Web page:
City Guide to Edinburgh, Scotland

City Guide to Edinburgh, Scotland

Beirut


Average Rating:
3
Restaurant Photos
Beirut Restaurant, Edinburgh
Restaurant profile
Edinburgh Area: 
Southside, Edinburgh
Serving times: 
Daily 12:00 - 22:30
Telephone: 
(0131) 667 9919
Restaurant Established: 
10

Sleek, modern restaurant offering both a traditional and creative approach to Lebanese cuisine.


The Reviews

3

Lebanese food in Edinburgh's Southside

Reviewed by Irene Brown

Friday, December 9, 2011 - 10:32am

Tucked away in the corner of Nicholson Square, Beirut is a stylish Lebanese restaurant designed with a timber beamed ceiling and plain wooden floors. The embossed walls are a rich decadent red with port hole style windows and holding several striking pieces of modern art. On the opposite wall are photos of sunny Lebanon, giving a good blend of the old and the new. There is some optimistic outside seating.

On a damp November day, it was a pleasant thought to evoke some Mediterranean sunshine and Ahmed the owner certainly gave us a warm welcome. We were given the choice of 1 course for £6.50 allowing the choice of any dish from the main menu, the set lunch menu of 3 courses for £7.95 or the premium lunch menu of 3 courses at £9.95. We chose the set lunch menu and while BYOB is available, we stuck to plain water.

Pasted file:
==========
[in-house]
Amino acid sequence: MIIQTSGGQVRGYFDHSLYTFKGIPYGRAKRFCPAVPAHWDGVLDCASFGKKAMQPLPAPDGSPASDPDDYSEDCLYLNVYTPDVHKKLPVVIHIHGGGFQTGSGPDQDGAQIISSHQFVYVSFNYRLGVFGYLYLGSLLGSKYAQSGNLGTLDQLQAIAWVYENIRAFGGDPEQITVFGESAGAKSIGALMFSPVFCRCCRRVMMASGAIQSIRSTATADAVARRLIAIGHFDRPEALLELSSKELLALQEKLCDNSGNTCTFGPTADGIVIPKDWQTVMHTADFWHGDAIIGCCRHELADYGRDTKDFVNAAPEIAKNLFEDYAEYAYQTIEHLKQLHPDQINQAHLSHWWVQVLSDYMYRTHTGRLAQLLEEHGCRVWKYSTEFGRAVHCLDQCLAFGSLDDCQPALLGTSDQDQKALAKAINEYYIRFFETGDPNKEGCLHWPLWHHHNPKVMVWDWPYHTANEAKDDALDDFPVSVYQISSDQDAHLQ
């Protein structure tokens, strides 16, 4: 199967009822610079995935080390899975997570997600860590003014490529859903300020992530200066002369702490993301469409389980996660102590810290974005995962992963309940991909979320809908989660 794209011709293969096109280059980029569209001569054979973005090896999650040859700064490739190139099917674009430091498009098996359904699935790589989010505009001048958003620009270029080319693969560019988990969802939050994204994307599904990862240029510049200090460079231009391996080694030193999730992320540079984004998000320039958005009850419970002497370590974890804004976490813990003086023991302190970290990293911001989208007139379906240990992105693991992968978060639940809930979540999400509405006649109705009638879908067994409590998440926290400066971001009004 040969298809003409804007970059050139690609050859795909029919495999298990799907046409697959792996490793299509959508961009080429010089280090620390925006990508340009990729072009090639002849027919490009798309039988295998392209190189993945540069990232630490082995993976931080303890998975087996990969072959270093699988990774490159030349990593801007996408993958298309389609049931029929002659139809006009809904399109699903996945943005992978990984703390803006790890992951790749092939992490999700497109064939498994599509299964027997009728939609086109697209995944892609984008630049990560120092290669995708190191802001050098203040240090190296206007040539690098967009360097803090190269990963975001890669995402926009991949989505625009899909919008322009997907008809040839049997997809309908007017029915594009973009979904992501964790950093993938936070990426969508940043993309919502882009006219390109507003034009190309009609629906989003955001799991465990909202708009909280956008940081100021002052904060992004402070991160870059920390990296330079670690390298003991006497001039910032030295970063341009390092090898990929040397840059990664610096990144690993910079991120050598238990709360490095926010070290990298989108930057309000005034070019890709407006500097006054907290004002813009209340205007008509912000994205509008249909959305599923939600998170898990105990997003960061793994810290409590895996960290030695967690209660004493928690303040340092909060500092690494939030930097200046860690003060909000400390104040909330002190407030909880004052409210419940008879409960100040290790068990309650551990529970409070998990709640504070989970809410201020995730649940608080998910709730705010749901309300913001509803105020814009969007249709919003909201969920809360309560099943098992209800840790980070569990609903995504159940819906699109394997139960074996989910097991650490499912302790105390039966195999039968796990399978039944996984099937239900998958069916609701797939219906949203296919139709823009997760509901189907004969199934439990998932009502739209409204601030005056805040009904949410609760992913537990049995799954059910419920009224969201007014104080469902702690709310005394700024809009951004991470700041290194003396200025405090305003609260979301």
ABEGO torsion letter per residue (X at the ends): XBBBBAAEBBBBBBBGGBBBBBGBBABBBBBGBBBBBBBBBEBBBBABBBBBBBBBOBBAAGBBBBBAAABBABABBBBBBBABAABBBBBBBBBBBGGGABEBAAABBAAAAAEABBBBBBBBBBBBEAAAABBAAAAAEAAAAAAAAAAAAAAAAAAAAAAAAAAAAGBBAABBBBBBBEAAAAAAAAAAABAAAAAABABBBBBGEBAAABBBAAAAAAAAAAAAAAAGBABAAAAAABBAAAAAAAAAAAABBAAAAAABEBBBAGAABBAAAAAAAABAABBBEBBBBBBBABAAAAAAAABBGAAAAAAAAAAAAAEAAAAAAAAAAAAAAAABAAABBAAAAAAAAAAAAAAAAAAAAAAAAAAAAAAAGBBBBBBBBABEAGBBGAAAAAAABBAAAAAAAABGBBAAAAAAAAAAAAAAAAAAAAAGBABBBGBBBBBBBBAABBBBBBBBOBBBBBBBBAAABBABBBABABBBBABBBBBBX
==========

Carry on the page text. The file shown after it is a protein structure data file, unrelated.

My companion is vegetarian and was pleased to see the non-meat dishes as part of the main menu rather than as an add-on.

Our choice of starters augured well for the rest of the meal as they were pleasing to the eye and tasted good. I chose Bammeih b’zeit which is okra cooked in tomato , onion, olive oil, garlic and coriander and was served warm with the pitta style Lebanese bread that comes free with the starters. Personally, I am not comfortable with warm food. I think it should either be hot or cold. Warm says it’s either not cooked enough or not cooled enough. To my taste, it was the latter as it was essentially the Okra stew that was my companion’s main dish choice. (Saying that, I did enjoy the ‘real food’ taste of this colourful and healthy food.) His starter was Motabal Baba Gharouj which is aubergine puree with sesame seed paste (tahine) lemon juice, and olive oil and was deliciously sharp and fresh.

For mains, the above named okra stew (fully heated!) was served with salad on the plate and vermicelli rice. I chose Shawarma chicken which was roasted thin sliced marinated chicken served with garlic sauce and rice. I’m not sure what was meant by ‘vermicelli rice’ as it looked the same as my ‘rice’.

Our salads were disappointingly made up chopped iceberg lettuce, brightened with the odd bit of red pepper and some sweet corn. Small delicious dishes of garlic, sesame and chilli sauces accompanied the mains. The portions were generous and tasty but my chicken was coarsely cut rather than ‘thin sliced’ and was not very tender and a bit dry. Course three was either two baklawa (the very sweet pastry made with nuts and honey)or tea/coffee. A nicer end to the meal would have been one baklawa with a small peppermint tea rather than one or other.

The overall sleek impression was spoiled by the shabby brown stair carpet that led to the toilets that looked as though it had been brought from some other premises though the toilets themselves were clean and new. This was a reasonable lunch but it lacked the fresh bright zing that I associate with Lebanese food.